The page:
Friday 24 August 2018

I read the news today, oh boy...

You'd think they'd be headlines.

Russia shuts down Telegram

Cameroon blocks the internet from English speaking population

India cuts access to the internet for 177th time in five years

But they aren't. Oh sure, sometimes a major world newspaper like the New York Times mentions them. But are they discussed by the shouting heads on Western cable news channels? The American CNN seems to talk of nothing but the tweets of their president. The BBC is not much better about its own political Yoricks. In many African countries, they aren't allowed to talk about these things at all, and in others, the political soap operas dominate the conversation.

Yet, the entire world is facing a sort of existential crisis when it comes to the very freedoms we all agreed human beings should have when we joined the United Nations. Granted, the internet was not invented when the Universal Declaration of Human Rights was signed, but then again, most people in the world did not even have televisions and we seemed to figure out that television was a part of free speech and such. We use the term "internet shutdown," but that is a generic term that encompasses many actions. A shutdown can range from blocking a single website or app to creating an alternate country- or region-wide intranet to cutting off access to the entire internet. We should add to that the issue of net neutrality, a sort of "evolved" version of an internet shutdown that makes it seem like it's all in the name of "business" or "jobs" but it's really just another means to control information and political power. It's all the more dangerous when telecommunications are controlled by only a few corporations with a large dollar stake in who is in power in a government.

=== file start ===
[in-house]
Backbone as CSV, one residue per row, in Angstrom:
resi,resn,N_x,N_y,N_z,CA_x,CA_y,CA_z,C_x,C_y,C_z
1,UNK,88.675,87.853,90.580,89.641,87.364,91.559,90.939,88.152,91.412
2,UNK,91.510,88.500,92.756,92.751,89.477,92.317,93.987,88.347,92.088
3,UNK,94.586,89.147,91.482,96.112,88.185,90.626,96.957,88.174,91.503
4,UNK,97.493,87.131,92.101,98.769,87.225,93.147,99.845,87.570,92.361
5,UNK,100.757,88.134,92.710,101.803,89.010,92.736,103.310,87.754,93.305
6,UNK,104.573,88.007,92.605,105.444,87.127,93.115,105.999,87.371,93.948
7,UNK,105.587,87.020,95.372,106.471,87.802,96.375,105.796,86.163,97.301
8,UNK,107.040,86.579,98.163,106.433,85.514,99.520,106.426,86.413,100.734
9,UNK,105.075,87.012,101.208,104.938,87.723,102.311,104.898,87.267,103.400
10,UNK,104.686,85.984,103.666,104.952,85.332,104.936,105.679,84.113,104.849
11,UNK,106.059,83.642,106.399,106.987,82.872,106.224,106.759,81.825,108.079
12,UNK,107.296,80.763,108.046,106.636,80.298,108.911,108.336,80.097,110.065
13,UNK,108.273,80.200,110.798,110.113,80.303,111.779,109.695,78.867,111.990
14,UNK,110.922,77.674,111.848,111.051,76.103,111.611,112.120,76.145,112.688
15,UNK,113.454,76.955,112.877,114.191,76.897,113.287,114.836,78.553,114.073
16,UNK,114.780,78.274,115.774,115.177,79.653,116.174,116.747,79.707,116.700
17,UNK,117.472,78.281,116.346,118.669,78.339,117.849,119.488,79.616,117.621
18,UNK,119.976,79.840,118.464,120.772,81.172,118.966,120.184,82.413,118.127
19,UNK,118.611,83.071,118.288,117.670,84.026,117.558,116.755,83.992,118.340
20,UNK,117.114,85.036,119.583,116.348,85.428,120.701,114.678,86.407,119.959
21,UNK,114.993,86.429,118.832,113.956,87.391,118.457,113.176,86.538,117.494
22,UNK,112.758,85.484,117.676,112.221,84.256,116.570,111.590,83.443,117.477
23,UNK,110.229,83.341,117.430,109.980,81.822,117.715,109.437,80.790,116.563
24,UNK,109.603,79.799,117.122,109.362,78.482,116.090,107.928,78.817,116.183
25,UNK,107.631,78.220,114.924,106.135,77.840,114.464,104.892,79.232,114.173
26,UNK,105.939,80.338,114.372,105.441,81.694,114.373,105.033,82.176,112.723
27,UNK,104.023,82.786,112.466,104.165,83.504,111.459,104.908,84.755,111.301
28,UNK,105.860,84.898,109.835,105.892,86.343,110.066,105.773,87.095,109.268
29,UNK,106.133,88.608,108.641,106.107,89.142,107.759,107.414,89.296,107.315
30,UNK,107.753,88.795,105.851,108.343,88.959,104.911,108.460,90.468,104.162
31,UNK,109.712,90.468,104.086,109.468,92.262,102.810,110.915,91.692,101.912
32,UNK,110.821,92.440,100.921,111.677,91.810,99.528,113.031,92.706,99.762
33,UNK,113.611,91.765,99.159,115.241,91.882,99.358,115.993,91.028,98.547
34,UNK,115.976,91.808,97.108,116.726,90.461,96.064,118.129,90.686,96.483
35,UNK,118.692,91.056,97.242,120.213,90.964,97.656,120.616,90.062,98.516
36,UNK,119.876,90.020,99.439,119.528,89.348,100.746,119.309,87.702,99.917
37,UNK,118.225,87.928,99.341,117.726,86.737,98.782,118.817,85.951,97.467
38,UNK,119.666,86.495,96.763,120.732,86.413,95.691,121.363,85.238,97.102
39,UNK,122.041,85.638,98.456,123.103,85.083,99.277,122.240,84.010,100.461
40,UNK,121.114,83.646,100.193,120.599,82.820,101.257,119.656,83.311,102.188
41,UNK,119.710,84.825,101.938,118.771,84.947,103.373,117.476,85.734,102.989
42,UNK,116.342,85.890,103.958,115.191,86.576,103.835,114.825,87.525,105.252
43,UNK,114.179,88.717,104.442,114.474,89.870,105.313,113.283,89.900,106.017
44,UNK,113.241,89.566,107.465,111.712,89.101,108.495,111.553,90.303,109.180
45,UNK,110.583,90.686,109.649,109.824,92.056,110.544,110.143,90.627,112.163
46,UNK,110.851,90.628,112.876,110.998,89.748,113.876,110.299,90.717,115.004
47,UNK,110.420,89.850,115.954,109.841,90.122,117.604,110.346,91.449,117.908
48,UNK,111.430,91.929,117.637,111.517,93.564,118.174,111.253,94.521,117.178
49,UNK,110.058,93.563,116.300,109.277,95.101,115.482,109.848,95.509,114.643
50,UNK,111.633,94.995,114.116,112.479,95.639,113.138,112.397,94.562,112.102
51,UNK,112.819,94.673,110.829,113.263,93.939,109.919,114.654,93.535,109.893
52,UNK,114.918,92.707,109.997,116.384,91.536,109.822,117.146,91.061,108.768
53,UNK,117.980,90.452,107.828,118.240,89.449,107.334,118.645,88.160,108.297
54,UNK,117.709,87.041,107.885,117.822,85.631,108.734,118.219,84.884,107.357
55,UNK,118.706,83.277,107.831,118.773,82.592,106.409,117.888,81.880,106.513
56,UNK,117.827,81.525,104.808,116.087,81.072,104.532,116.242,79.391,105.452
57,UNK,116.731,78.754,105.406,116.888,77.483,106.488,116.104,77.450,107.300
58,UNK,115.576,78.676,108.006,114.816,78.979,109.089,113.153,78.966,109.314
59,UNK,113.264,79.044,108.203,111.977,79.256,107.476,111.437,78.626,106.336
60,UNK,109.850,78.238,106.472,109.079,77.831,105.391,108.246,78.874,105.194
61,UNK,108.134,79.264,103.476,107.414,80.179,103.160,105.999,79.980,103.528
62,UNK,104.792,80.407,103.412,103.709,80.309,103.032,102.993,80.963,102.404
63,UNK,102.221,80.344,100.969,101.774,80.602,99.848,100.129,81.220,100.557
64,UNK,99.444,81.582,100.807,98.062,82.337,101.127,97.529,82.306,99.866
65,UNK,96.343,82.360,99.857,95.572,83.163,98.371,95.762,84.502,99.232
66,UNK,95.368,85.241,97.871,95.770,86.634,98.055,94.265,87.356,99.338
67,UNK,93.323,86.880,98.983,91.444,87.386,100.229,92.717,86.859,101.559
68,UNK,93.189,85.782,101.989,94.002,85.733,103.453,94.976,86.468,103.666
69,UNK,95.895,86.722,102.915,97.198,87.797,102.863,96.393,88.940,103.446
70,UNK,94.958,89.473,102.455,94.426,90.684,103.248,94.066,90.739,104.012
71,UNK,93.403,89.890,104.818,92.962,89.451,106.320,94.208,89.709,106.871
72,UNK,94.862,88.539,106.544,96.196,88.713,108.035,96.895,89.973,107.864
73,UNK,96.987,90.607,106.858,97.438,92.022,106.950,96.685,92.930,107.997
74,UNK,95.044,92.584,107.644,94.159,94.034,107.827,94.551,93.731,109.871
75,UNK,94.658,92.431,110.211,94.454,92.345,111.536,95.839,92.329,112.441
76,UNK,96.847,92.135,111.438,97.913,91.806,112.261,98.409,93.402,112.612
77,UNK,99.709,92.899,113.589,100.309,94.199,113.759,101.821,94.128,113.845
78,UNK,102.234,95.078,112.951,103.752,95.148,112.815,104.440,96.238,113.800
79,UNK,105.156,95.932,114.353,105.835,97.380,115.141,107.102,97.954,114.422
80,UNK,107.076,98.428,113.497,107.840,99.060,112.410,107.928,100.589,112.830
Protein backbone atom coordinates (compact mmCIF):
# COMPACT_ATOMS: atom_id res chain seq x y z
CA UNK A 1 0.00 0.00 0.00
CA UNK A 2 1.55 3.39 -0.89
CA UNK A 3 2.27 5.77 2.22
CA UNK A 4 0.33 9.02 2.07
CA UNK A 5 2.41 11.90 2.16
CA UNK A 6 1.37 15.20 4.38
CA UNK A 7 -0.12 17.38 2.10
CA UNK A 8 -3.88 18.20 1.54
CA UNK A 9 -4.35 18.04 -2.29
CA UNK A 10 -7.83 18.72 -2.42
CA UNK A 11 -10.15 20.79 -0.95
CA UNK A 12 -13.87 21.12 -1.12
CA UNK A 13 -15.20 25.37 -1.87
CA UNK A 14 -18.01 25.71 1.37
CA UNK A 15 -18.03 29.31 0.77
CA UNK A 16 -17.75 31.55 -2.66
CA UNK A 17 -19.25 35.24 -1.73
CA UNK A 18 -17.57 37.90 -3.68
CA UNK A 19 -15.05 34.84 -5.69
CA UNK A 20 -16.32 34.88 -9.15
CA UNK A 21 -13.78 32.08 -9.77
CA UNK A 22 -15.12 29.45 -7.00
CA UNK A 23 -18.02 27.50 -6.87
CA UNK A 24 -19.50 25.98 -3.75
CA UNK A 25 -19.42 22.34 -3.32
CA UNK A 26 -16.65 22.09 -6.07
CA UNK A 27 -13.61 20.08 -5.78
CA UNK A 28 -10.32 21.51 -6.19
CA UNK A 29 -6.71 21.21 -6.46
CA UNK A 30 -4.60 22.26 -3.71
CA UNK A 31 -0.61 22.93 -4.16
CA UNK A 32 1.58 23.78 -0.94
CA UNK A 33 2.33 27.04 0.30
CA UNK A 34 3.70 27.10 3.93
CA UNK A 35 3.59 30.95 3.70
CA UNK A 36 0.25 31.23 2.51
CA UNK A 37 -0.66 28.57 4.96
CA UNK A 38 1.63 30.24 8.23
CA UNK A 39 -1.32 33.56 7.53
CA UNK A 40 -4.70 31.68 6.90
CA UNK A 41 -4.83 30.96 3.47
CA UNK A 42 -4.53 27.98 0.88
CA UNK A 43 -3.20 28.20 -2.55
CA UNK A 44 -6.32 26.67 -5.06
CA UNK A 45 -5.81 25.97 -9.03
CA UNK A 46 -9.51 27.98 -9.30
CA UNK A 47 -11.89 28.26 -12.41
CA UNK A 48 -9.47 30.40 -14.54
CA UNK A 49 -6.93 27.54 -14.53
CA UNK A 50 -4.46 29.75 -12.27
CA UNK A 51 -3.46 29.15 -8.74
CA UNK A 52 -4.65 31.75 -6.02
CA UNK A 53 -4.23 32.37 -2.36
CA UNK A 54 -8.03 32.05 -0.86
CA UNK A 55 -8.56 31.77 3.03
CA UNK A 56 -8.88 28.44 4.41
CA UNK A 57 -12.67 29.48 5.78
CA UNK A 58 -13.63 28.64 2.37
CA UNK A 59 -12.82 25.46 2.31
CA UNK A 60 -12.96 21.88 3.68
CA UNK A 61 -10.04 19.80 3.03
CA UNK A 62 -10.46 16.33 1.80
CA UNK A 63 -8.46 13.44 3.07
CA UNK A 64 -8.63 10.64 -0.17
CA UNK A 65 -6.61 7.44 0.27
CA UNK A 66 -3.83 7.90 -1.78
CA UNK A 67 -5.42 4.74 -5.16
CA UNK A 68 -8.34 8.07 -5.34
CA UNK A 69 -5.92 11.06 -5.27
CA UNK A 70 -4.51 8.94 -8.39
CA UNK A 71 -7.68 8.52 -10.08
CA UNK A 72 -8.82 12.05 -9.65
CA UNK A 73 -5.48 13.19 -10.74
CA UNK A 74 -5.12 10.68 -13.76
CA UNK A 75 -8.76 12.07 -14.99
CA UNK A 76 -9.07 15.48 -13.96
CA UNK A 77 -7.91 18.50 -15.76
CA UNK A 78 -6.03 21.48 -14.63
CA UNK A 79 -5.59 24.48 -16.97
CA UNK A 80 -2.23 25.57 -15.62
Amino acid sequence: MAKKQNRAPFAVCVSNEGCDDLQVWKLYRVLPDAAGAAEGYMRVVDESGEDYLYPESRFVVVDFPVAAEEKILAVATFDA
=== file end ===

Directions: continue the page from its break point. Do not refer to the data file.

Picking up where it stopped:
Let's be real. An internet shutdown is censorship, no matter what form it takes.

And here we are, a small company from Africa, shouting into the darkness, with little name recognition and limited resources to do something about it compared to the Microsofts and Googles of the world. We do what we can.

The large, well-funded American organizations who fight for causes like ours have recently been busy with their own declining internet freedoms and creeping authoritarianism. They are getting a taste of the poison we have been dealing with in large doses since the internet started to spread in the
"developing countries." The EU countries are trying to figure out just what GDPR is and if it goes too far or not far enough in privacy protection. Those Western countries we looked to as ideals for freedom of speech and press are fighting the same authoritarian impulses that Africans have known since before they were born.

What has the internet done to us all?

 Do you ever wonder if people ran around at the time of Gutenberg acting all crazy like this?

So what we are doing here is providing some tools to fight censorship and trying to call attention to the missing headlines. These tools are open to the whole world, but we focus our attention on countries where oppression is severe and where people may not be able to afford a VPN subscription. When we're blocked by a country, we find solutions to make it work for the people there.  We have millions of users across the globe, but especially in regions like the Middle East and Africa where censorship is normal.

Why not try us out? Download SumRando VPN, Messenger, and STASH at

No comments:

Post a Comment